If Kagan can't manage to locate courses in Western civ at Yale -- a college where they have regularly scheduled courses in Old Church Slavonic, for heaven's sake -- the only possible explanation is that they don't teach them in his padded cell.

(On the other hand, back in 1977-81, when I was at Princeton, I remember looking for a decent introduction to Indian history and/or culture, and coming up empty. A whole subcontinent seemed to have gone missing from the curriculum.)

Twitterstorm delong: November 27, 2011

  • rote_fahne Mark RT @delong: Union Bosses Endorse Newt Gingrich! an amusing level of cluelessness in the twitterverse 3 hours ago

  • FrankPasquale Frank Pasquale @ @ModeledBehavior @delong Gawker called it early: no chance of improvement here: time to ignore the Times 4 hours ago

  • TheStalwart Joseph Weisenthal @ @felixsalmon @delong Yea, I've never understood the premise of journalists picking stocks. 5 hours ago

  • newspyre newspyre Thinking the unthinkable on a euro break-up rt @delong: #LOL @ Neil Sedaka quote. 6 hours ago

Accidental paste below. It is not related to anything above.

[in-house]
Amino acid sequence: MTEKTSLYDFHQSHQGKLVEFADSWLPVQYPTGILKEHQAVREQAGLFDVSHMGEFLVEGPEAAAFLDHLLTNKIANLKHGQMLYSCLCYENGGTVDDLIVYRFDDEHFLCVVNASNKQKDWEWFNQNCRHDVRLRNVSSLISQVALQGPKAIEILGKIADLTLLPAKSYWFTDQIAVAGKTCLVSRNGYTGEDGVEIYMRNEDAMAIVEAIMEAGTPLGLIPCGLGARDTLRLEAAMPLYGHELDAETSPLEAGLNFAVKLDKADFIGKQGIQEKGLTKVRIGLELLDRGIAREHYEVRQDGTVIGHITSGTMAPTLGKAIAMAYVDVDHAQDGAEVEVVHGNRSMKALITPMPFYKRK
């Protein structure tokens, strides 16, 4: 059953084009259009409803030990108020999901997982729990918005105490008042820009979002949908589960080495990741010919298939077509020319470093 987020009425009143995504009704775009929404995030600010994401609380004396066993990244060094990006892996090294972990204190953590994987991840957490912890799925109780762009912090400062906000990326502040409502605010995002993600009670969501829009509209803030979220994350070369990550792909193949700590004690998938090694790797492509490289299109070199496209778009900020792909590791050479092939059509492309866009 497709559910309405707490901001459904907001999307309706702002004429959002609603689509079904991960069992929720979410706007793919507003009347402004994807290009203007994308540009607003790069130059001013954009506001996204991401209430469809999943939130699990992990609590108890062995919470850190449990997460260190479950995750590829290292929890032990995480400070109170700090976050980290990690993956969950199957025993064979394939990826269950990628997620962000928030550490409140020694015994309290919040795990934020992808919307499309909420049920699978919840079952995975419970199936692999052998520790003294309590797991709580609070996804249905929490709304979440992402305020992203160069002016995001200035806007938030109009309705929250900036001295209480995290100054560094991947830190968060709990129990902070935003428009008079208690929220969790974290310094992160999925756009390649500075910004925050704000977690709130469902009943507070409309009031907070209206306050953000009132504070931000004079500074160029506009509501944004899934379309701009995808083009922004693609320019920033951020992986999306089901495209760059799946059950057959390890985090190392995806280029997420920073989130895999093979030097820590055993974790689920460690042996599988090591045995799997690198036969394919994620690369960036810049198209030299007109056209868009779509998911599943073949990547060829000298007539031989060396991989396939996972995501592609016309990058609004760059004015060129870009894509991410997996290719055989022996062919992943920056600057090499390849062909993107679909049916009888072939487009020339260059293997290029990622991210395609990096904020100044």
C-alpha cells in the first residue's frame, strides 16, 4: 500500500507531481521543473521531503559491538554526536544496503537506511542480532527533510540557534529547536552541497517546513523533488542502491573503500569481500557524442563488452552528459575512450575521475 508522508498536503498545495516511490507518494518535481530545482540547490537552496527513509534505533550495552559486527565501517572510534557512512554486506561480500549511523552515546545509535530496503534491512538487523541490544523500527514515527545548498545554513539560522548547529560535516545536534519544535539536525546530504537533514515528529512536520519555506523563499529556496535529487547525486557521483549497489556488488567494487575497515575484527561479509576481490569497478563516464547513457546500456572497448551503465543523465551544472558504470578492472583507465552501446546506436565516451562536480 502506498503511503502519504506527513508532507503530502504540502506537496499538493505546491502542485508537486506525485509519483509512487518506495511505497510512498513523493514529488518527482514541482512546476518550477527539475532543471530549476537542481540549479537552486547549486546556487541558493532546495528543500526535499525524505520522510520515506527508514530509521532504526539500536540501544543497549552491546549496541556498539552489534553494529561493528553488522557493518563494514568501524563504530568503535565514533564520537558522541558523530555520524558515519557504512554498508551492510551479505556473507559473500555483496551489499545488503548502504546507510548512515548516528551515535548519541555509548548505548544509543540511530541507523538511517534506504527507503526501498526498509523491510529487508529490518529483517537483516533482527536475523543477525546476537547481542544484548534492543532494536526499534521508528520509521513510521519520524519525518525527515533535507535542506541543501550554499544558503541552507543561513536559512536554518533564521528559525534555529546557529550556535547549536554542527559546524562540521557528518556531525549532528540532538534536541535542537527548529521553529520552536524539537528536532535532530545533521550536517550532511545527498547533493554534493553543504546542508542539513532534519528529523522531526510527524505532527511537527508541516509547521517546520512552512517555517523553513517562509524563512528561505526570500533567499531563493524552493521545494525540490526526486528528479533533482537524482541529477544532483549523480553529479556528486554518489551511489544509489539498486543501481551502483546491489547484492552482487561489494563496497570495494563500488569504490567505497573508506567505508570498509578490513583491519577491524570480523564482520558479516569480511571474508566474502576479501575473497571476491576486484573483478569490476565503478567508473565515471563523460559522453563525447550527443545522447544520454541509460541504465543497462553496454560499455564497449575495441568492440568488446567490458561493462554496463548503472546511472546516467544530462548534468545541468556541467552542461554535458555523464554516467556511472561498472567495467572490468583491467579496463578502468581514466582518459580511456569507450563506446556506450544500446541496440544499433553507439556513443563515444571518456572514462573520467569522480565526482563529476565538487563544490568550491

• SMKPoliticus Sean M. Kelly @ @delong Astonished Merkel might allow #ECB to act aggressively, Sarkozy gestures to confirm he has not misheard. #euro 23 hours ago

  • hughsansom Hugh Sansom v @delong RT @zunguzungu: "A few violent shoppers are going to discredit the entire shopping movement." Wish I'd made that up. 26 Nov

  • yorksranter Alex Harrowell John Naughton is ignorant! Unaware that cars have had electronic engine management since 1980s or that petrolheads hack them ever since 39 minutes ago Retweeted by delong

  • Paul Krugman: Sweden Is Not in the Eurozone and Is Fine; Finland Is in the Eurozone and Is Not 3 hours ago

  • cstross Charles Stross Have just wasted two hours reading about super-heavy tank designs, like the 1000 ton Landkreuzer P.1000 Ratte 5 hours ago Retweeted by delong